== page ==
Our red for tomorrow, Friday the 4th, will be for National Wear Red Day.   It's associated with your heart also and our staff has promised wear red to promote (again) awareness of heart disease.  Women especially will be wearing red tomorrow.
     Surprise fact?  Do you know that the number one killer of Hispanic women is heart disease?  On an average, Hispanic women are likely to develop heart disease 10 years earlier than other women.  And despite the heightened risk, most are still unaware of the threat to themselves and their families.  The good news is that heart disease can be prevented.
     So, tomorrow put on your red...shirt, pants, tie, cap, iPod buds, whatever.  Help spread the word that red is an important color for very important reasons.  Stop by the library and pick up a red book to read, get a red-cased audio book to listen to, find a red-cased DVD or video to watch, and check out our display of red items that will bring a smile to your face.
     We just love red!

Wednesday, February 2, 2011

Are you ready to find a publisher?

     That's the name of an upcoming event here at the Moultrie-Colquitt County Library.
     Dr. Anne Holt will present the workshop on Saturday, February 26th from noon to 3 p.m.  It's a one-hour presentation with two hours for individual review and comments.  It's a workshop to help you with writing, editing, querying and pitching.  What more could you ask if you're ready to find a publisher?  A person coming to you right here in Moultrie, Georgia to tell you how to do it.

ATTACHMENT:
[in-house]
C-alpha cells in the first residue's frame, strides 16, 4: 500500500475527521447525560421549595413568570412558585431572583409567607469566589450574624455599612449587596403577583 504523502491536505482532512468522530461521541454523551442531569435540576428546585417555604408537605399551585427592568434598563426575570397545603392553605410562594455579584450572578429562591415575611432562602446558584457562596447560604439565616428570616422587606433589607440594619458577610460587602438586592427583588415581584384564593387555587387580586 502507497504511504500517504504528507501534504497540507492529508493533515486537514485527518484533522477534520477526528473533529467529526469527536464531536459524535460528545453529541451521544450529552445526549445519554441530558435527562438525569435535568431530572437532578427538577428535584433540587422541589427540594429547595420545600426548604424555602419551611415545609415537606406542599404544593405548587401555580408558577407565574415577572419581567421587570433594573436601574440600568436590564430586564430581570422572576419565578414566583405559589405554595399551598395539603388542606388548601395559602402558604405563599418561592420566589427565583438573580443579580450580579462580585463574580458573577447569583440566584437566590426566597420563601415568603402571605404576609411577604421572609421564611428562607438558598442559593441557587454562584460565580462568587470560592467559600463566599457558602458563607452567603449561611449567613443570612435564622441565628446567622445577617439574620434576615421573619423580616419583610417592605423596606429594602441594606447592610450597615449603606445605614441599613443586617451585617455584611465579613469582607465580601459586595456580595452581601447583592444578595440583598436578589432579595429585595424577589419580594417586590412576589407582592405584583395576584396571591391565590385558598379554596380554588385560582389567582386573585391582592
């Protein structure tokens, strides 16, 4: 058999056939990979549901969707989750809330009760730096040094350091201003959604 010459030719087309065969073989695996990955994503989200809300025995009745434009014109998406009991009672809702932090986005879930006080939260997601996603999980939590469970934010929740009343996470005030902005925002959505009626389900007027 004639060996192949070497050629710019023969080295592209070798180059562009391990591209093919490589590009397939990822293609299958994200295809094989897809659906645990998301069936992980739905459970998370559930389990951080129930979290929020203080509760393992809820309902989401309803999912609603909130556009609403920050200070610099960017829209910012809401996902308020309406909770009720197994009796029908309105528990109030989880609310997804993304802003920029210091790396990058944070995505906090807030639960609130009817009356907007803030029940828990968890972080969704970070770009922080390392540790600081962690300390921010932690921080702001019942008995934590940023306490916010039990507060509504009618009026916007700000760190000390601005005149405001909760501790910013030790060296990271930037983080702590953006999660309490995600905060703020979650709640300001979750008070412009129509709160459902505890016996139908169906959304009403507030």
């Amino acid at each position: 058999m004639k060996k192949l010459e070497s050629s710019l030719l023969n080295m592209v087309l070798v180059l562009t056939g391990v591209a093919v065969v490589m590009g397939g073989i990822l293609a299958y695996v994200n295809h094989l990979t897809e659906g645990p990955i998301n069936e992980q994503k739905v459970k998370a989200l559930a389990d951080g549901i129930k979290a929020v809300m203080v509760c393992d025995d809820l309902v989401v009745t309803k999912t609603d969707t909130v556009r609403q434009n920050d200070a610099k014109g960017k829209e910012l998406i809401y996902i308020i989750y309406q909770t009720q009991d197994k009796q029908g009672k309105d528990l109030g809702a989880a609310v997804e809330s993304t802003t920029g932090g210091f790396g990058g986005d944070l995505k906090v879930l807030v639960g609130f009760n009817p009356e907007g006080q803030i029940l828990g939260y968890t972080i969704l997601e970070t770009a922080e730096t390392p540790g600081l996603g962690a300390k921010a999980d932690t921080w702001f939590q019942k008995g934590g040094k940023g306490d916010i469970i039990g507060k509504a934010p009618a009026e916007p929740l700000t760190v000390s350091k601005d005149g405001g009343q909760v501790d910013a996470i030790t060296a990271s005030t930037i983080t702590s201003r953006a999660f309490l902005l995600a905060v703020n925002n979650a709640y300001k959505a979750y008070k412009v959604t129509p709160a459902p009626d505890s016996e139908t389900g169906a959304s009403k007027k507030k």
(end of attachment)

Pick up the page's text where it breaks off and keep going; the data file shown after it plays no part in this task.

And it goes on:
Registration is required since class size will be small.  The cost is only $30 per person and payable at the door.  All you have to do to register is call 229-985-6540 or email  Once you've registered, you'll be given more information about Dr. Holt's requirements for submissions for her review.
     In case you're wondering who Dr. Holt is, I must tell you her resume' is quite impressive.  She is the author of six novels and a book of poetry.  She's serving her second year as president and fundraiser/grant writer for the Tallahassee Writer's Association, Inc.  She's also served on the "Art in the Court Committee" of the Florida Supreme Court and is grant writer for the Tallahassee Film Society, Inc.
     Dr. Holt is an active member of Western Writers of America, Women Writing the West, The Florida Library Association and ALAN (Assembly on Literature for Adolescents).
     We've had Dr. Holt here at the library before when she taught a class on grant writing and the class was well received.  So, we expect people will be excited for more advice from her at this next class on publishing.